In 1836-39 St James Mill was built. There was a further downturn in the state of the industry in Norwich and the Yarn Company was forced to let space in the Mill to other companies in the textile trade."[11]

The population in St James in 1861 was 3,408.[12]

In 1869 Pockthorpe was described as "originally part of Thorpe, but when severed in the time of the Conqueror, with the parishes of St. James and St. Paul, took the name of Paucus Thorpe or Little Thorpe, corrupted into Pockthorpe. The place is apparently wedded to poverty, with no Divorce Court to grant it relief. It is chiefly inhabited by poor weavers or spinners, who still adhere to an old pastime, the rearing of pigeons, as appears from many coops at the broken windows. The brewery here is an old well-established concern, and sends out about 100,000 barrels of beer yearly."[13]

This medieval church was declared redundant and converted in the 1970's to become the Norwich Puppet Theatre the building is in the care of the Norwich Historic Churches Trust and receives over 10,000 visitors a year to performances.


Resources

Church records

Norwich St James with Pockthorpe, Norfolk parish registers of christenings, marriages and burials are available online for the following years:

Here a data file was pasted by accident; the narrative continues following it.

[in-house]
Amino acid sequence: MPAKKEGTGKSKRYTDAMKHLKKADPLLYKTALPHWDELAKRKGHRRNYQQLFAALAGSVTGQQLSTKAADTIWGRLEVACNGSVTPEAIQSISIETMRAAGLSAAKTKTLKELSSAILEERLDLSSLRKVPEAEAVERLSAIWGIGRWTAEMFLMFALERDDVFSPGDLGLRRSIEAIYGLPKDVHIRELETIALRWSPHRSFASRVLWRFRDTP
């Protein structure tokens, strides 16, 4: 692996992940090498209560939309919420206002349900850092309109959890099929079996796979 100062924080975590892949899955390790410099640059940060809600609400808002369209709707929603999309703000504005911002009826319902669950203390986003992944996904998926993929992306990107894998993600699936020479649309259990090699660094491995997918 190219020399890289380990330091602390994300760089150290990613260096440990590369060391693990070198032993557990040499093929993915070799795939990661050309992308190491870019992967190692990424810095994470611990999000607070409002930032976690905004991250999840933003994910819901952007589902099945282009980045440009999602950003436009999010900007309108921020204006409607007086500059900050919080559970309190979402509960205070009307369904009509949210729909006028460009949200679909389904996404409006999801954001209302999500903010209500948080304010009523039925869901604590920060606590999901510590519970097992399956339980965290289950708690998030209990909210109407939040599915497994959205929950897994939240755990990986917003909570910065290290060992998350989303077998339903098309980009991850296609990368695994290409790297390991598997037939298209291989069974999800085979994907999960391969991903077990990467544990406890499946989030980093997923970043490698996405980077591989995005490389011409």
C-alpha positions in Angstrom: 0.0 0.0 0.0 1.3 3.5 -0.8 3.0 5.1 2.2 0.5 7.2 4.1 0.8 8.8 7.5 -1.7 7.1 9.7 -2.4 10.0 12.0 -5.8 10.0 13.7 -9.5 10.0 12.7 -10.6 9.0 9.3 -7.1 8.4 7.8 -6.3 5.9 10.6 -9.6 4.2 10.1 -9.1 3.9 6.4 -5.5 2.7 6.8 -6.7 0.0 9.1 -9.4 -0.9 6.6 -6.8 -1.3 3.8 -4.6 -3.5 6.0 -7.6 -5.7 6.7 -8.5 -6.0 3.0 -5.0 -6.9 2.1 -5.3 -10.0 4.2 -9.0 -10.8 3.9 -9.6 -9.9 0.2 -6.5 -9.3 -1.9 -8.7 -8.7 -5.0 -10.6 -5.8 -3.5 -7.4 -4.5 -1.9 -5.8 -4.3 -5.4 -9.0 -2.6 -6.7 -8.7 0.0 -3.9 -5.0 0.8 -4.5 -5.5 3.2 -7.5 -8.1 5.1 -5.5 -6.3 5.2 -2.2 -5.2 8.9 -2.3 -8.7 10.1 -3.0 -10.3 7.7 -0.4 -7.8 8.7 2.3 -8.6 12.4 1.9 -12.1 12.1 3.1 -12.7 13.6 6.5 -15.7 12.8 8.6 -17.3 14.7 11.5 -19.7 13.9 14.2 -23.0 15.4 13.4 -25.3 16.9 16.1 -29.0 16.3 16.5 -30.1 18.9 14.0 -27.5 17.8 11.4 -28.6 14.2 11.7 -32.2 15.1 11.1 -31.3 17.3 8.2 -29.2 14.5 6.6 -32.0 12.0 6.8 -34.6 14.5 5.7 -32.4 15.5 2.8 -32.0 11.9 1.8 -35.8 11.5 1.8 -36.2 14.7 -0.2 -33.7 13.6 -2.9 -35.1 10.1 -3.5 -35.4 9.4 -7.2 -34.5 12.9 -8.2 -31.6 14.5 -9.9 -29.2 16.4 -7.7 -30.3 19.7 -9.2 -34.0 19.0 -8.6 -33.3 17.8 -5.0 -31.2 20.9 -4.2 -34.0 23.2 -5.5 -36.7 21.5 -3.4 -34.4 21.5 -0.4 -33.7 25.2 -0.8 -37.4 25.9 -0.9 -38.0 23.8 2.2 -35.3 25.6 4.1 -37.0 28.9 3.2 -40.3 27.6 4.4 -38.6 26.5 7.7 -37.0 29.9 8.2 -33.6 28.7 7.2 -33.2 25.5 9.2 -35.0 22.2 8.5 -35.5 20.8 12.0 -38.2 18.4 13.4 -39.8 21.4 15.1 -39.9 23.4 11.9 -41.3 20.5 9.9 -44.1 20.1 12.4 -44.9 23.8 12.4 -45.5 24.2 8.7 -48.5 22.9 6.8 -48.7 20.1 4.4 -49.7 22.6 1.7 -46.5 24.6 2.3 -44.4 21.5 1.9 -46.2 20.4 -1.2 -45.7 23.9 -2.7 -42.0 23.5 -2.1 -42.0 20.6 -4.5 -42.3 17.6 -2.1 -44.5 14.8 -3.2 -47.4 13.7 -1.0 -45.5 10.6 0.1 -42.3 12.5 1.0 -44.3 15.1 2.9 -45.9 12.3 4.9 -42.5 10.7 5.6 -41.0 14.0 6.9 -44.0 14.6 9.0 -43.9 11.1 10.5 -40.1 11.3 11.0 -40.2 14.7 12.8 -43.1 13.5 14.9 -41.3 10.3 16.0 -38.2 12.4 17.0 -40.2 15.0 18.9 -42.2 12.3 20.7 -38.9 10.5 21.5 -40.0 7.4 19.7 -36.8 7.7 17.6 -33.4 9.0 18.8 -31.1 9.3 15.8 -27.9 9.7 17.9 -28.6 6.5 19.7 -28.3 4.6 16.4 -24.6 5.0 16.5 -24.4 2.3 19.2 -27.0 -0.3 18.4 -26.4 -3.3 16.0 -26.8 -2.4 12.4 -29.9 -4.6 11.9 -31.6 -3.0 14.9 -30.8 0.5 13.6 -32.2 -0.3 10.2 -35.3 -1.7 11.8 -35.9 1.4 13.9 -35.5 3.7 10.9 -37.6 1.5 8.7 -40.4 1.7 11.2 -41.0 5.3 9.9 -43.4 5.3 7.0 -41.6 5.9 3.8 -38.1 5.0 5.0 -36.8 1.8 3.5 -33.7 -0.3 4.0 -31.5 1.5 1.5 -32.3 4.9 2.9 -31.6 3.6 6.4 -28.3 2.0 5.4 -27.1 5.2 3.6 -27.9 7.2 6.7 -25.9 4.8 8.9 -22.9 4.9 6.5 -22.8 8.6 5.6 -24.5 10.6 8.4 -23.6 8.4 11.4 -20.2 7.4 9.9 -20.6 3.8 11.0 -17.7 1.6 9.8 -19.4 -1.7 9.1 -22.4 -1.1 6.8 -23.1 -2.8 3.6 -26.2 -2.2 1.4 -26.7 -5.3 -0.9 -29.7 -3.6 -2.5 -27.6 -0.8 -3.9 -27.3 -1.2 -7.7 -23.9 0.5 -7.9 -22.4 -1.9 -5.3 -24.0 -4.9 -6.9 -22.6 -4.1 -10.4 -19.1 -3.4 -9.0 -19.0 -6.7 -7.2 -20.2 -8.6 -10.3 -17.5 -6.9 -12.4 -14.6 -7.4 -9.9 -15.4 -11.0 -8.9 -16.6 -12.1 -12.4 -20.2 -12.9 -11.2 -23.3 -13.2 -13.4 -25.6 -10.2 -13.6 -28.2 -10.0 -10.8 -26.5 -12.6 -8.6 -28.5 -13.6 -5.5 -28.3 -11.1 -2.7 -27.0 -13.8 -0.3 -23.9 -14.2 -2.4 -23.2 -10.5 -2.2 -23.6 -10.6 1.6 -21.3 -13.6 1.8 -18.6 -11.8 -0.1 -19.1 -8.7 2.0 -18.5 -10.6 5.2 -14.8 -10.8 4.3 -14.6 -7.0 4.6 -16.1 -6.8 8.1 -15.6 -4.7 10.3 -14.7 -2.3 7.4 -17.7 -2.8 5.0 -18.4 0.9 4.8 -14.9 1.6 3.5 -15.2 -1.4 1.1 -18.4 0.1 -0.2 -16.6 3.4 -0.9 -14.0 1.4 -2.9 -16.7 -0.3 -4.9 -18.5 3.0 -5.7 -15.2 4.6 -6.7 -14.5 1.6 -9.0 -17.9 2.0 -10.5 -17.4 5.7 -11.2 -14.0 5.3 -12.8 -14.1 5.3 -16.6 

FREG = FreeREG - free[14]
FS ATs = England, Norfolk Archdeacon's Transcripts, 1600-1812 (FamilySearch) - free[15]
FS BTs = England, Norfolk, Bishop's Transcripts, 1685-1941 (FamilySearch) - free[16]
FS PRs = England, Norfolk, Parish Registers, 1538-1900 (FamilySearch) - free[17]
IGI = International Genealogical Index (FamilySearch) - free[18]
PRTS = The Parish Register Transcription Society - (£)[19]
NORWICH ST JAMES PARISH Online Records

Baptisms
Marriages
Burials

Indexes Images Indexes Images Indexes Images
FREG 1556-1905
1556-1911
1556-1856
FS PRs Undefined 1556-1623, 1684-1905 Undefined 1556-1623, 1684-1913 Undefined 1556-1623, 1684-1856
IGI 1556-1841
1556-1837


PRTS 1757-1812


1757-1784

Pockthorpe chapelry registers of christenings, marriages and burials are available online for the following years:

Pockthorpe Chapelry Online Records

Baptisms
Marriages
Burials

Indexes Images Indexes Images Indexes Images
FS ATs
1706-1812
1706-1812
1706-1812
FS BTs Undefined Undefined Undefined Undefined Undefined Undefined

Civil Registration Districts

  • Norwich

Poor Law Unions

Norwich Poor Law Union

See also England Norfolk Poor Law Union Records (FamilySearch Historical Records)

Norfolk Poor Law Unions

Census records